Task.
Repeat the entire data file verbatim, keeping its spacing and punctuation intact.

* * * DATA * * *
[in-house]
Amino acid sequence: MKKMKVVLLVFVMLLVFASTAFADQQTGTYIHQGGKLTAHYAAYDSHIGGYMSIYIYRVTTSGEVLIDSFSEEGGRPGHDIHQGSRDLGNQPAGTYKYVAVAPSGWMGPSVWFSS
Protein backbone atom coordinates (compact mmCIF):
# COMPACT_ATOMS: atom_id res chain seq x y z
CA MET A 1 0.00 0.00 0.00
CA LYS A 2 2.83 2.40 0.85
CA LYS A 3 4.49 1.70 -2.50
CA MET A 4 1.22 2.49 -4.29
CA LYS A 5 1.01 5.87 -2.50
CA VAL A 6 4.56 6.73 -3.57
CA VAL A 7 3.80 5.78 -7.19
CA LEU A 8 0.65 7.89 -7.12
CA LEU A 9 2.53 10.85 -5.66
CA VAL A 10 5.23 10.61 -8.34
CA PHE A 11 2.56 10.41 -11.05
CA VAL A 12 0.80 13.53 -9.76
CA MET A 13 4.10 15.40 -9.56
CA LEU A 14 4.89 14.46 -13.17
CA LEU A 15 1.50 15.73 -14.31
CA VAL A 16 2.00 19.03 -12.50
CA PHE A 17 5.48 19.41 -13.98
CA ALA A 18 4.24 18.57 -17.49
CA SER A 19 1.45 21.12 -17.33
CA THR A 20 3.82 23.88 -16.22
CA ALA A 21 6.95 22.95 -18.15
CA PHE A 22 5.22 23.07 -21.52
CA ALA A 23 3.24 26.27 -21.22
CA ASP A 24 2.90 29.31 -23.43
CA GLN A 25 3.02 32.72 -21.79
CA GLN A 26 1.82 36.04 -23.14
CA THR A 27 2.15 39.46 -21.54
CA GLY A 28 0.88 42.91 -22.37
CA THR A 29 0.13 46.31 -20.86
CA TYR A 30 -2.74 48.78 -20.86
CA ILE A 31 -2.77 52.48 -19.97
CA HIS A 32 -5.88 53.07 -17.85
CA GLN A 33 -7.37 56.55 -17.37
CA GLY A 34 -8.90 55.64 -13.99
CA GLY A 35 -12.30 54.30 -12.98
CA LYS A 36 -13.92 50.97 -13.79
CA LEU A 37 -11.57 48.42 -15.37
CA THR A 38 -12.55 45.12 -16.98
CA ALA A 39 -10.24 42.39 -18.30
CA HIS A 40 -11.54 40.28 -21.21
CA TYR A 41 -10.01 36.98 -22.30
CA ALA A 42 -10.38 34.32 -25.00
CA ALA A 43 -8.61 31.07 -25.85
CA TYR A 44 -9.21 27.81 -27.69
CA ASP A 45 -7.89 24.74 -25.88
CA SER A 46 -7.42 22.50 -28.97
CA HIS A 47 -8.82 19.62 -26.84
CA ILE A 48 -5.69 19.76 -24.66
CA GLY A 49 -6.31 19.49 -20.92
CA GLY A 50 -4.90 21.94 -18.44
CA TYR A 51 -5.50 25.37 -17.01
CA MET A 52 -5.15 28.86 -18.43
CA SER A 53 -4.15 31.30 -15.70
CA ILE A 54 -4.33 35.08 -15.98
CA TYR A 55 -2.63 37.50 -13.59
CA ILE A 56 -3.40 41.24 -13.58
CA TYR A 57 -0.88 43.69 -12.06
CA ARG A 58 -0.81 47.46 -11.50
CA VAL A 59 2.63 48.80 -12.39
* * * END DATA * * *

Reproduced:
[in-house]
Amino acid sequence: MKKMKVVLLVFVMLLVFASTAFADQQTGTYIHQGGKLTAHYAAYDSHIGGYMSIYIYRVTTSGEVLIDSFSEEGGRPGHDIHQGSRDLGNQPAGTYKYVAVAPSGWMGPSVWFSS
Protein backbone atom coordinates (compact mmCIF):
# COMPACT_ATOMS: atom_id res chain seq x y z
CA MET A 1 0.00 0.00 0.00
CA LYS A 2 2.83 2.40 0.85
CA LYS A 3 4.49 1.70 -2.50
CA MET A 4 1.22 2.49 -4.29
CA LYS A 5 1.01 5.87 -2.50
CA VAL A 6 4.56 6.73 -3.57
CA VAL A 7 3.80 5.78 -7.19
CA LEU A 8 0.65 7.89 -7.12
CA LEU A 9 2.53 10.85 -5.66
CA VAL A 10 5.23 10.61 -8.34
CA PHE A 11 2.56 10.41 -11.05
CA VAL A 12 0.80 13.53 -9.76
CA MET A 13 4.10 15.40 -9.56
CA LEU A 14 4.89 14.46 -13.17
CA LEU A 15 1.50 15.73 -14.31
CA VAL A 16 2.00 19.03 -12.50
CA PHE A 17 5.48 19.41 -13.98
CA ALA A 18 4.24 18.57 -17.49
CA SER A 19 1.45 21.12 -17.33
CA THR A 20 3.82 23.88 -16.22
CA ALA A 21 6.95 22.95 -18.15
CA PHE A 22 5.22 23.07 -21.52
CA ALA A 23 3.24 26.27 -21.22
CA ASP A 24 2.90 29.31 -23.43
CA GLN A 25 3.02 32.72 -21.79
CA GLN A 26 1.82 36.04 -23.14
CA THR A 27 2.15 39.46 -21.54
CA GLY A 28 0.88 42.91 -22.37
CA THR A 29 0.13 46.31 -20.86
CA TYR A 30 -2.74 48.78 -20.86
CA ILE A 31 -2.77 52.48 -19.97
CA HIS A 32 -5.88 53.07 -17.85
CA GLN A 33 -7.37 56.55 -17.37
CA GLY A 34 -8.90 55.64 -13.99
CA GLY A 35 -12.30 54.30 -12.98
CA LYS A 36 -13.92 50.97 -13.79
CA LEU A 37 -11.57 48.42 -15.37
CA THR A 38 -12.55 45.12 -16.98
CA ALA A 39 -10.24 42.39 -18.30
CA HIS A 40 -11.54 40.28 -21.21
CA TYR A 41 -10.01 36.98 -22.30
CA ALA A 42 -10.38 34.32 -25.00
CA ALA A 43 -8.61 31.07 -25.85
CA TYR A 44 -9.21 27.81 -27.69
CA ASP A 45 -7.89 24.74 -25.88
CA SER A 46 -7.42 22.50 -28.97
CA HIS A 47 -8.82 19.62 -26.84
CA ILE A 48 -5.69 19.76 -24.66
CA GLY A 49 -6.31 19.49 -20.92
CA GLY A 50 -4.90 21.94 -18.44
CA TYR A 51 -5.50 25.37 -17.01
CA MET A 52 -5.15 28.86 -18.43
CA SER A 53 -4.15 31.30 -15.70
CA ILE A 54 -4.33 35.08 -15.98
CA TYR A 55 -2.63 37.50 -13.59
CA ILE A 56 -3.40 41.24 -13.58
CA TYR A 57 -0.88 43.69 -12.06
CA ARG A 58 -0.81 47.46 -11.50
CA VAL A 59 2.63 48.80 -12.39